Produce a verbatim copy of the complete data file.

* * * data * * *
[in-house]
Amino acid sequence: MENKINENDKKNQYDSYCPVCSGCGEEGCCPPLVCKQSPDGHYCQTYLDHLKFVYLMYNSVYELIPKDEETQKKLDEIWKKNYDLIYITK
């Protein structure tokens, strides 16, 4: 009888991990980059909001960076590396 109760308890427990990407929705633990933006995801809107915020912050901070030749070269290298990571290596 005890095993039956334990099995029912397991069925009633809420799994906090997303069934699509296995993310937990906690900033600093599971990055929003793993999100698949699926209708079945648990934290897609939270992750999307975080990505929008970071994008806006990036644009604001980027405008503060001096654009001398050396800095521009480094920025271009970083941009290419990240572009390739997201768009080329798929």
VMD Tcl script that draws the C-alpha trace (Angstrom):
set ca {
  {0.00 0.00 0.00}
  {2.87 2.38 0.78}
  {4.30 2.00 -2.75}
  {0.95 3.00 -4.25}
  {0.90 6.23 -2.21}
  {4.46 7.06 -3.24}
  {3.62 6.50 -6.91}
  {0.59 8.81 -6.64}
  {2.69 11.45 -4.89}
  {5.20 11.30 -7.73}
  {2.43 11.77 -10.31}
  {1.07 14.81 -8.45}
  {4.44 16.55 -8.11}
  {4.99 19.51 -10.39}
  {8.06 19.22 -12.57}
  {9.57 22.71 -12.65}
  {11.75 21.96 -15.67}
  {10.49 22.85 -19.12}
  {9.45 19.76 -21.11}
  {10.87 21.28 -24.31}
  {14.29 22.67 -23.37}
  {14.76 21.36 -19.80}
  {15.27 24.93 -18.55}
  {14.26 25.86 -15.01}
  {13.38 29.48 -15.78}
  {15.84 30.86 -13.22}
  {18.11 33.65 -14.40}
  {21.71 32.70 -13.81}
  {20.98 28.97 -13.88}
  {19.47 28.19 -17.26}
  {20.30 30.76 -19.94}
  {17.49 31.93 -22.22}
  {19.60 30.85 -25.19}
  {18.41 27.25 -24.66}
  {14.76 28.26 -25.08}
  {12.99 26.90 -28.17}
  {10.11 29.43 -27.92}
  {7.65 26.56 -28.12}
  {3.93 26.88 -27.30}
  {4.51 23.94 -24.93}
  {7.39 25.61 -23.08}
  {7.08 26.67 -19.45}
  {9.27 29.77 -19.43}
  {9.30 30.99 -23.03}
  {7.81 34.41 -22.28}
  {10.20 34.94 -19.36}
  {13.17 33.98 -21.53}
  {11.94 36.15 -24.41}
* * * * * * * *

[in-house]
Amino acid sequence: MENKINENDKKNQYDSYCPVCSGCGEEGCCPPLVCKQSPDGHYCQTYLDHLKFVYLMYNSVYELIPKDEETQKKLDEIWKKNYDLIYITK
């Protein structure tokens, strides 16, 4: 009888991990980059909001960076590396 109760308890427990990407929705633990933006995801809107915020912050901070030749070269290298990571290596 005890095993039956334990099995029912397991069925009633809420799994906090997303069934699509296995993310937990906690900033600093599971990055929003793993999100698949699926209708079945648990934290897609939270992750999307975080990505929008970071994008806006990036644009604001980027405008503060001096654009001398050396800095521009480094920025271009970083941009290419990240572009390739997201768009080329798929």
VMD Tcl script that draws the C-alpha trace (Angstrom):
set ca {
  {0.00 0.00 0.00}
  {2.87 2.38 0.78}
  {4.30 2.00 -2.75}
  {0.95 3.00 -4.25}
  {0.90 6.23 -2.21}
  {4.46 7.06 -3.24}
  {3.62 6.50 -6.91}
  {0.59 8.81 -6.64}
  {2.69 11.45 -4.89}
  {5.20 11.30 -7.73}
  {2.43 11.77 -10.31}
  {1.07 14.81 -8.45}
  {4.44 16.55 -8.11}
  {4.99 19.51 -10.39}
  {8.06 19.22 -12.57}
  {9.57 22.71 -12.65}
  {11.75 21.96 -15.67}
  {10.49 22.85 -19.12}
  {9.45 19.76 -21.11}
  {10.87 21.28 -24.31}
  {14.29 22.67 -23.37}
  {14.76 21.36 -19.80}
  {15.27 24.93 -18.55}
  {14.26 25.86 -15.01}
  {13.38 29.48 -15.78}
  {15.84 30.86 -13.22}
  {18.11 33.65 -14.40}
  {21.71 32.70 -13.81}
  {20.98 28.97 -13.88}
  {19.47 28.19 -17.26}
  {20.30 30.76 -19.94}
  {17.49 31.93 -22.22}
  {19.60 30.85 -25.19}
  {18.41 27.25 -24.66}
  {14.76 28.26 -25.08}
  {12.99 26.90 -28.17}
  {10.11 29.43 -27.92}
  {7.65 26.56 -28.12}
  {3.93 26.88 -27.30}
  {4.51 23.94 -24.93}
  {7.39 25.61 -23.08}
  {7.08 26.67 -19.45}
  {9.27 29.77 -19.43}
  {9.30 30.99 -23.03}
  {7.81 34.41 -22.28}
  {10.20 34.94 -19.36}
  {13.17 33.98 -21.53}
  {11.94 36.15 -24.41}